Heat production from feed intake peaks 4 to 6 hours after feeding. Therefore heat production in cattle fed in the morning will peak in the middle of the day when environmental temperatures are also elevated. Cattle should receive a least 70% of their feed 2 to 4 hours after peak ambient temperature. Changing the ration has been controversial but research indicates that lowering the energy content of diet will decrease the heat load. The general recommendation is to reduce the diet energy content by 5 to 7%.
Shade can be critical in determining whether cattle die during extreme heat events, especially for black cattle. To be effective there needs to be 20 to 40 square feet of shade per animal. If the shade structure has an east-west orientation then ground under the shade will remain cooler. However, if mud is an issue then a north-south orientation will increase drying as the shade moves across the ground during the day. The height of the shade structure should be greater than 8 feet tall to allow sufficient air movement under the shade.
Increasing the air flow can help cattle cope with extreme heat events. Wind speed has been shown to be associated with ability of cattle to regulate their heat load. Although we cannot influence wind speed, feedlots can increase ability for cattle to be exposed to air movement. Utilize temporary wind breaks in winter to allow maximal air movement in summer. Remove tall vegetation within 150 feet of the feedlot pens. Tall earthen mounds will allow cattle more exposure to air movement. Feedlots should assess their feedlot and know which pens have poor air movement. Avoid using these pens for cattle that will be approaching slaughter weights in mid to late summer.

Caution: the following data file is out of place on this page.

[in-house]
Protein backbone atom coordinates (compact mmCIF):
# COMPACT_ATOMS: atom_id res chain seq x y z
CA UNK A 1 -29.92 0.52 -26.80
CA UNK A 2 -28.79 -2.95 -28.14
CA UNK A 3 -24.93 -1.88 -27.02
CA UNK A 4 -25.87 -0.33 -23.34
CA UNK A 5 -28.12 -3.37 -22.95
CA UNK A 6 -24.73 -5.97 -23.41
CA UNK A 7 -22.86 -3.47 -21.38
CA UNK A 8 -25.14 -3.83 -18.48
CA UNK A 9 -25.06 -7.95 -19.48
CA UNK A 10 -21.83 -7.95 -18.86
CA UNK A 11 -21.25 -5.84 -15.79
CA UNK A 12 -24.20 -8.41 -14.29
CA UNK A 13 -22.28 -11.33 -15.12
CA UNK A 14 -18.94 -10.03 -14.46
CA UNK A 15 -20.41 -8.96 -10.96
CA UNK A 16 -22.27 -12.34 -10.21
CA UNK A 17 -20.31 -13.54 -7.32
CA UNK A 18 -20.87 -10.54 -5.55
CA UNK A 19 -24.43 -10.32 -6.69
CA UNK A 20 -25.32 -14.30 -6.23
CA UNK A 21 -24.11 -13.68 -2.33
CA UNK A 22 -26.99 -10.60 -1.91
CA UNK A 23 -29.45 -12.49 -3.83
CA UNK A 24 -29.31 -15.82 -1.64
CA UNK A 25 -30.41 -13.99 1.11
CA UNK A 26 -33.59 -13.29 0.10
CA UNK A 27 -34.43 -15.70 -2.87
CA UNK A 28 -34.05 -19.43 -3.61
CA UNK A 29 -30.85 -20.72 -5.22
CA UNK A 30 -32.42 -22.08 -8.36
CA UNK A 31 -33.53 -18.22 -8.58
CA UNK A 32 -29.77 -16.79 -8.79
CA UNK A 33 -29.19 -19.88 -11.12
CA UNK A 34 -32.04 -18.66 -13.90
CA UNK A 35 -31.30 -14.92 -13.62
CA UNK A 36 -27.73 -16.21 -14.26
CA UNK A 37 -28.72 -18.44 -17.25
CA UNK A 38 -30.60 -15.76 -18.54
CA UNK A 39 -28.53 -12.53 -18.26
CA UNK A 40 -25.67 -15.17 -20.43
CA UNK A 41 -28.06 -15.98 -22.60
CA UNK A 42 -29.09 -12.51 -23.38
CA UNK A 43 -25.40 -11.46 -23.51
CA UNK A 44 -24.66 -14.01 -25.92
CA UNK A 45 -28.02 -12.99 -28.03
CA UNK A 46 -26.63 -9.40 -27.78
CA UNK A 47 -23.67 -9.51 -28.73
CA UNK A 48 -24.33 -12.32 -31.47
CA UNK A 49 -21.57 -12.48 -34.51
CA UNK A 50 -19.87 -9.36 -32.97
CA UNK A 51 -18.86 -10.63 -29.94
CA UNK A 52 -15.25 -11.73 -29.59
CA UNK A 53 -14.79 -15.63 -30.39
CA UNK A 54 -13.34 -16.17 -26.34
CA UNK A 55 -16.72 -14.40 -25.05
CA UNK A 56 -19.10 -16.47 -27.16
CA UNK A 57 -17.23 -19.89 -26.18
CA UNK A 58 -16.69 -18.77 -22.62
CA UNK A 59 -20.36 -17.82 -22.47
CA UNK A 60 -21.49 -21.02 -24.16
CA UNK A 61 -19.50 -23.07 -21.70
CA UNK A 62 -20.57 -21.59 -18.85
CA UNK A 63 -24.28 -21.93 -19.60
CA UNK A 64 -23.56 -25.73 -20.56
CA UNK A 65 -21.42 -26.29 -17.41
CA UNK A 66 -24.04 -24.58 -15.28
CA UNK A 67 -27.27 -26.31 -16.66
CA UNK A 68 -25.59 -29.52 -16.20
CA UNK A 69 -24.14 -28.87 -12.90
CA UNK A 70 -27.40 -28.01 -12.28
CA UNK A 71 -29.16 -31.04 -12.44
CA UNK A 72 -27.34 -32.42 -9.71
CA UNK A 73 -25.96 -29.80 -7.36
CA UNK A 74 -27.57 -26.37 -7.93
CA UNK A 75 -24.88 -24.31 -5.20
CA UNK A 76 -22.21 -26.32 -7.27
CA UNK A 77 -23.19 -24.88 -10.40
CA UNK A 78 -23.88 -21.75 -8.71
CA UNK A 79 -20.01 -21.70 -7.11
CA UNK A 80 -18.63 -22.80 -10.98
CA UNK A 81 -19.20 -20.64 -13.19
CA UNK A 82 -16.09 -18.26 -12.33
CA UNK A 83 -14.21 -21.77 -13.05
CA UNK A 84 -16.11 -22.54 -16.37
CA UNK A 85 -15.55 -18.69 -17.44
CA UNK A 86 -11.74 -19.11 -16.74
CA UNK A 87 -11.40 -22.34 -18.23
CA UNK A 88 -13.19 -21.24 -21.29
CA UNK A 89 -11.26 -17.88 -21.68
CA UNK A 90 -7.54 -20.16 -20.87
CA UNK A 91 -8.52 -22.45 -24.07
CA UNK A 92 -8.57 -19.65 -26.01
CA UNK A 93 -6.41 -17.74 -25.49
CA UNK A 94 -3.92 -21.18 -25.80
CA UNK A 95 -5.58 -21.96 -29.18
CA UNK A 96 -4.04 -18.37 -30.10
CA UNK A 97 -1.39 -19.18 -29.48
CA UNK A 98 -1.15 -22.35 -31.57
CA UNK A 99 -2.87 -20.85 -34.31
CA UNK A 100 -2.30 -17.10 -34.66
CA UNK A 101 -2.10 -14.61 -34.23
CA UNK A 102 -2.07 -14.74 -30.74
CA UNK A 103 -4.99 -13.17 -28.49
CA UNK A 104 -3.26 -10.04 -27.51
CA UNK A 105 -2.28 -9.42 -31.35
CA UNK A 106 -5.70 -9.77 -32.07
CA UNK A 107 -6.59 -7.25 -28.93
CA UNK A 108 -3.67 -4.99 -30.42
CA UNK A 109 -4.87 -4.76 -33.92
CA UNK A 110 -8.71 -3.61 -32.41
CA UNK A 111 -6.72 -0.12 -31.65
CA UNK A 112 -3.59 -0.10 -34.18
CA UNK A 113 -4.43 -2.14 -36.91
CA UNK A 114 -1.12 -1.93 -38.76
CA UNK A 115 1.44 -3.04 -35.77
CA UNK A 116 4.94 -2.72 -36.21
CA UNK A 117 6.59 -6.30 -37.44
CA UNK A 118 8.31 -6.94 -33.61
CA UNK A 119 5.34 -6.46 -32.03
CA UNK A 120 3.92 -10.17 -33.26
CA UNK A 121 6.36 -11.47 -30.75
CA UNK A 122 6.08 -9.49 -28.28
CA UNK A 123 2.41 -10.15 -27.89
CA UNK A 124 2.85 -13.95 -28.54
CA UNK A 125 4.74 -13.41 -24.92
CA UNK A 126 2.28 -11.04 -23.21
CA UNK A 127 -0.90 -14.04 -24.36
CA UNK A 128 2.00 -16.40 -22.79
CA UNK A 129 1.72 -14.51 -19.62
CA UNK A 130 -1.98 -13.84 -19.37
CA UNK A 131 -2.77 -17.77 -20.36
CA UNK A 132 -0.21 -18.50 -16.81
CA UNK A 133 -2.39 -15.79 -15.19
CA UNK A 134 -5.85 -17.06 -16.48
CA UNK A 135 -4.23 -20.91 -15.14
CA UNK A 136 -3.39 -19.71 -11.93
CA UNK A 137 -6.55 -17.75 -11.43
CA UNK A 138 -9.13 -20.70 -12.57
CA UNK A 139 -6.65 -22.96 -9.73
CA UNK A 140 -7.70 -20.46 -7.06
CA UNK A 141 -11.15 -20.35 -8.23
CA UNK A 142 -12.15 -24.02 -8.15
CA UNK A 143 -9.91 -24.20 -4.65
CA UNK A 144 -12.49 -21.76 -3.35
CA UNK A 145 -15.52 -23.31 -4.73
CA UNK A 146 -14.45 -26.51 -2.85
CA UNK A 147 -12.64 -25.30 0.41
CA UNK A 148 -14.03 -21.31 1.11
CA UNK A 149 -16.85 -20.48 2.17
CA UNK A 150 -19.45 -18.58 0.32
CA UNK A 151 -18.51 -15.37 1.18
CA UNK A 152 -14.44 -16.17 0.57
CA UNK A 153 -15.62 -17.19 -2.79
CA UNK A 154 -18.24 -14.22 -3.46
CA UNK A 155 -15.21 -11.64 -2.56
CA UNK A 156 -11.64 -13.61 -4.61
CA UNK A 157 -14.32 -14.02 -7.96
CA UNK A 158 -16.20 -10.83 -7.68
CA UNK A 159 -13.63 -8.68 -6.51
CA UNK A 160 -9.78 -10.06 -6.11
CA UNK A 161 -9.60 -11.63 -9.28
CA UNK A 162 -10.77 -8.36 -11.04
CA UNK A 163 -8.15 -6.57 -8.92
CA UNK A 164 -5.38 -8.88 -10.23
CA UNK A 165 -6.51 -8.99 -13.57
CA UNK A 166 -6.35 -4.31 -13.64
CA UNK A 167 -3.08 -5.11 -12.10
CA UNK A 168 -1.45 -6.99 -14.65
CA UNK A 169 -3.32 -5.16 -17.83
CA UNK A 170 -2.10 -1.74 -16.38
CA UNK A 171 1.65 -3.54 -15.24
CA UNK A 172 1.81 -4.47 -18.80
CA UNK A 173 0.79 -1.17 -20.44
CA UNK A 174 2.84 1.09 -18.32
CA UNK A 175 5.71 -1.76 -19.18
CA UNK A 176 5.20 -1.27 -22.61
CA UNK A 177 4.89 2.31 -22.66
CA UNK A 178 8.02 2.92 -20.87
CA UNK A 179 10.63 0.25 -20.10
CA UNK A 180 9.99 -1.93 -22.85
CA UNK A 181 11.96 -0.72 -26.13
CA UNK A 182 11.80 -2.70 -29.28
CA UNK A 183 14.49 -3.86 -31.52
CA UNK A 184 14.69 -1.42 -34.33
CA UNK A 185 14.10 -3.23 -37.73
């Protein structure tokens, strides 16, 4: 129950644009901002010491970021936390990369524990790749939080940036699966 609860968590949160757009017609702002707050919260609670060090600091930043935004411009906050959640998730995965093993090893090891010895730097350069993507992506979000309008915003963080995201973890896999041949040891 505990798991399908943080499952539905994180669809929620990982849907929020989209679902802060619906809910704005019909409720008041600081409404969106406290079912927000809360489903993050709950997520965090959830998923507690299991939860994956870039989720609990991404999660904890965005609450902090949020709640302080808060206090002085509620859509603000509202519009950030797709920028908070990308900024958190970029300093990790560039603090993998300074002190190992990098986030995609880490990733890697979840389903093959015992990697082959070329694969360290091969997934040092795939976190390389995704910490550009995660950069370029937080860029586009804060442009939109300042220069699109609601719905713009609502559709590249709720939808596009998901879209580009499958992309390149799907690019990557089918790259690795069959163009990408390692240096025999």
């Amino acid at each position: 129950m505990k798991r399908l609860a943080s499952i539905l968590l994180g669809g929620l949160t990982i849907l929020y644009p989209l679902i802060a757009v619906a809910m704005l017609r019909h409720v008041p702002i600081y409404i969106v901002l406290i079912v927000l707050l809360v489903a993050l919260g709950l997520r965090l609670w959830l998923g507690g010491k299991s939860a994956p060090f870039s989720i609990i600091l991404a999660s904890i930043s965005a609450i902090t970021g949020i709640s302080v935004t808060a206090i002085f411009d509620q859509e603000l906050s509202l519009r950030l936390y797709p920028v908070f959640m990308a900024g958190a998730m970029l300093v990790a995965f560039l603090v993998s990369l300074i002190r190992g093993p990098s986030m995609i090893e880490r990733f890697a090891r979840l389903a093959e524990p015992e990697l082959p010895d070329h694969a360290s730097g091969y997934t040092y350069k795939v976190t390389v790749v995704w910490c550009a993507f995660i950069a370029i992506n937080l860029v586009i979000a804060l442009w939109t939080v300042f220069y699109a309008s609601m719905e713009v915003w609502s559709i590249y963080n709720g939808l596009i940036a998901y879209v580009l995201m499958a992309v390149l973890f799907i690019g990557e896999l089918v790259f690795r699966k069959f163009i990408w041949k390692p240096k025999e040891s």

Another factor that feedlots can address is to control flies. Biting flies cause cattle to bunch up which decreases cooling. Minimizing breeding areas for flies and applying insecticides to decrease fly populations prior to heat stress times is worthwhile.